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Whuppity Stoorie Library Binding – March 1, 2004

4.5 out of 5 stars 2 customer reviews

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Editorial Reviews

From School Library Journal

Kindergarten-Grade 3--A poor "goodwife," deserted by her husband and left with a baby to care for, hopes for a good litter of piglets. When her sow becomes deathly ill, she foolishly promises "anything your ladyship likes" to an old woman who says she can cure the animal. After the healing is complete, the stranger reveals that she is a fairy, and insists on taking young Robert unless his mother can guess her name before three days pass. At first distraught, the goodwife overhears the fairy's name while walking through the woods and sends her packing when she comes to claim the child. Stewig includes extensive notes on the history of this Scottish variant of "Rumpelstiltskin" and the ways in which he has adapted it. Unfortunately, the book is marred by the choice of an archaic-style font that may add atmosphere but would be difficult if not impossible for emergent readers to decipher, particularly as many of the words (dinna, ahind, etc.) will also be unfamiliar. McDaniels's watercolor illustrations, with their pale colors and humorous cartoon scenes, are at odds with the predominately darker aspects of the story. Carolyn White's Whuppity Stoorie(Putnam, 1997; o.p.) is a more readable and visually appealing version of this tale.--Grace Oliff, Ann Blanche Smith School, Hillsdale, NJ
Copyright © Reed Business Information, a division of Reed Elsevier Inc. All rights reserved.

From Booklist

Gr. 2-4. Rendered in a Scottish lilt that's enjoyable to read out loud (once one has mastered the old-style font), this Rumplestiltskin-like picture book for older readers is set in the town of Kittlerumpit. A young widow asks an old woman for help with the ailing sow that's her only means of support. She promises "anything your ladyship likes," not suspecting she's dealing with a fairy who covets her sweet son. The mother is told to guess the fairy' s name or lose her son forever. To ease her mind, the mother takes a walk and happens to overhear the fairy crowing over her certain victory. Enjoying her secret knowledge, the young widow later guesses a few names, which are sure to amuse young listeners, and then declares she's "not fit to tie the shoestring o' the high and mighty princess Whuppity Stoorie!" Whuppity runs away, "like an owl chasing with the witches." McDaniels' flowing, earth-toned illustrations nicely complement the playful turns of the language, which includes Scottish words and phrases that are usually accessible even if children aren't familiar with them. Stewig discusses his use and alterations of earlier versions of the Whuppity Stoorie tale in an author's note. Abby Nolan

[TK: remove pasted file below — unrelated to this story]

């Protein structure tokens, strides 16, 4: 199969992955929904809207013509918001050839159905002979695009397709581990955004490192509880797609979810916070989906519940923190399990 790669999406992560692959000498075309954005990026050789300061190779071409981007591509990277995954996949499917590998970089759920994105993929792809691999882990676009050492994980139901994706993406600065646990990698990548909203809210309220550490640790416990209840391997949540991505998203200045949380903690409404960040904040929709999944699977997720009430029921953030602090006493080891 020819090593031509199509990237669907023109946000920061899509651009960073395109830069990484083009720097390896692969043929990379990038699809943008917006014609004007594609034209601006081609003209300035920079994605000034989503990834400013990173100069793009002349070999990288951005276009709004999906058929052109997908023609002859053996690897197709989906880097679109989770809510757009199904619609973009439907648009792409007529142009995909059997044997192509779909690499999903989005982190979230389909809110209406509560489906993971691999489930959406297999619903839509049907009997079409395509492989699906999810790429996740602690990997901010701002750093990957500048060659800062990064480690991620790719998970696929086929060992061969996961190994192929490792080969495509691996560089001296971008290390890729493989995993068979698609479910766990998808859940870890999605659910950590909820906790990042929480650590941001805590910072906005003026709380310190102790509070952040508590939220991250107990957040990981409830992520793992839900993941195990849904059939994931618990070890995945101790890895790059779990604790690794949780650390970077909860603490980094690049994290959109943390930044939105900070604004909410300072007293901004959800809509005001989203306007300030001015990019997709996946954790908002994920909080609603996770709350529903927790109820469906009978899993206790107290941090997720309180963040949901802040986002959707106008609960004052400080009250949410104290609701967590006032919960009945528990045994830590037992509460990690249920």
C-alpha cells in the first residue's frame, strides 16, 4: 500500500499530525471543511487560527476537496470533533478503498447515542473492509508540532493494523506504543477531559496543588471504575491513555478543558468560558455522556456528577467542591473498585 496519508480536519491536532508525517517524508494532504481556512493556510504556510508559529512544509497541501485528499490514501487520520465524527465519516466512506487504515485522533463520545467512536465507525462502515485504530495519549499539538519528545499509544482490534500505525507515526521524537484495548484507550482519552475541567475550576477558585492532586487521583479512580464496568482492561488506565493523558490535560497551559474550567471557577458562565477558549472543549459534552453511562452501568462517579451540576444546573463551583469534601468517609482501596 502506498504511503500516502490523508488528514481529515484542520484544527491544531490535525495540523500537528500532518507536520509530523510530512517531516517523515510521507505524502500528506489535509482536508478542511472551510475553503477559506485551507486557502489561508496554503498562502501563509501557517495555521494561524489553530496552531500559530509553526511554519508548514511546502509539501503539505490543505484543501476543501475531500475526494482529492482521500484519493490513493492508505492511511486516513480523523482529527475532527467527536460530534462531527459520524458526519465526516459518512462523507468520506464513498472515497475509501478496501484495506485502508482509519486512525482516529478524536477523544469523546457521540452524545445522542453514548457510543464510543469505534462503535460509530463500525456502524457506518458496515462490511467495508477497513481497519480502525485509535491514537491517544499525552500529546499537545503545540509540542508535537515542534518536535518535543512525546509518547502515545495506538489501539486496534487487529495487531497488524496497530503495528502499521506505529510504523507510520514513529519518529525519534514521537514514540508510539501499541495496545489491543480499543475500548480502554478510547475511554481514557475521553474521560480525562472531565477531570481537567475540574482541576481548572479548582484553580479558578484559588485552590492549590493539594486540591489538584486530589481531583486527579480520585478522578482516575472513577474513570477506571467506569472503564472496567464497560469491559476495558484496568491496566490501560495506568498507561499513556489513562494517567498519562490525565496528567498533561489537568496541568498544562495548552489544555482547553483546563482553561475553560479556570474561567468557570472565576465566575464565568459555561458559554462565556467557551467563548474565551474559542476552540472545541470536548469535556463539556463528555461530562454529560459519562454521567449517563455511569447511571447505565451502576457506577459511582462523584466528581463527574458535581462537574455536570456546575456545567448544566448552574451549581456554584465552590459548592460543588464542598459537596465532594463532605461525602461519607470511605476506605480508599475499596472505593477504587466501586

Copyright © American Library Association. All rights reserved
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Product Details

  • Age Range: 6 and up
  • Grade Level: 1 and up
  • Library Binding: 32 pages
  • Publisher: Holiday House; 1 edition (March 1, 2004)
  • Language: English
  • ISBN-10: 0823417492
  • ISBN-13: 978-0823417490
  • Product Dimensions: 10.4 x 8.3 x 0.3 inches
  • Shipping Weight: 11.5 ounces
  • Average Customer Review: 4.5 out of 5 stars  See all reviews (2 customer reviews)
  • Amazon Best Sellers Rank: #4,115,645 in Books (See Top 100 in Books)

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By A Customer on July 18, 2004
Format: Library Binding
One of the reasons Scots is dying as a language is because of reviews like the one above. While no doubt Scots words will be difficult for young readers who are just learning to read English, they should not be dissuaded from tasting the vocabulary of another culture. I recommend this book both for its use of rich language and its well-documented retelling of a classic Scottish story.
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Format: Library Binding
Preston McDaniels has illustrated many other children's books, and kids with good reading skills will appreciate John Stewig's retelling of the classic Whuppity Stoorie, paired with McDaniels' fine drawings. A poor goodwife trusts a mysterious witch to cure her ailing sow and finds herself in a struggle for her greatest treasure in this classic folk story of trust and courage.
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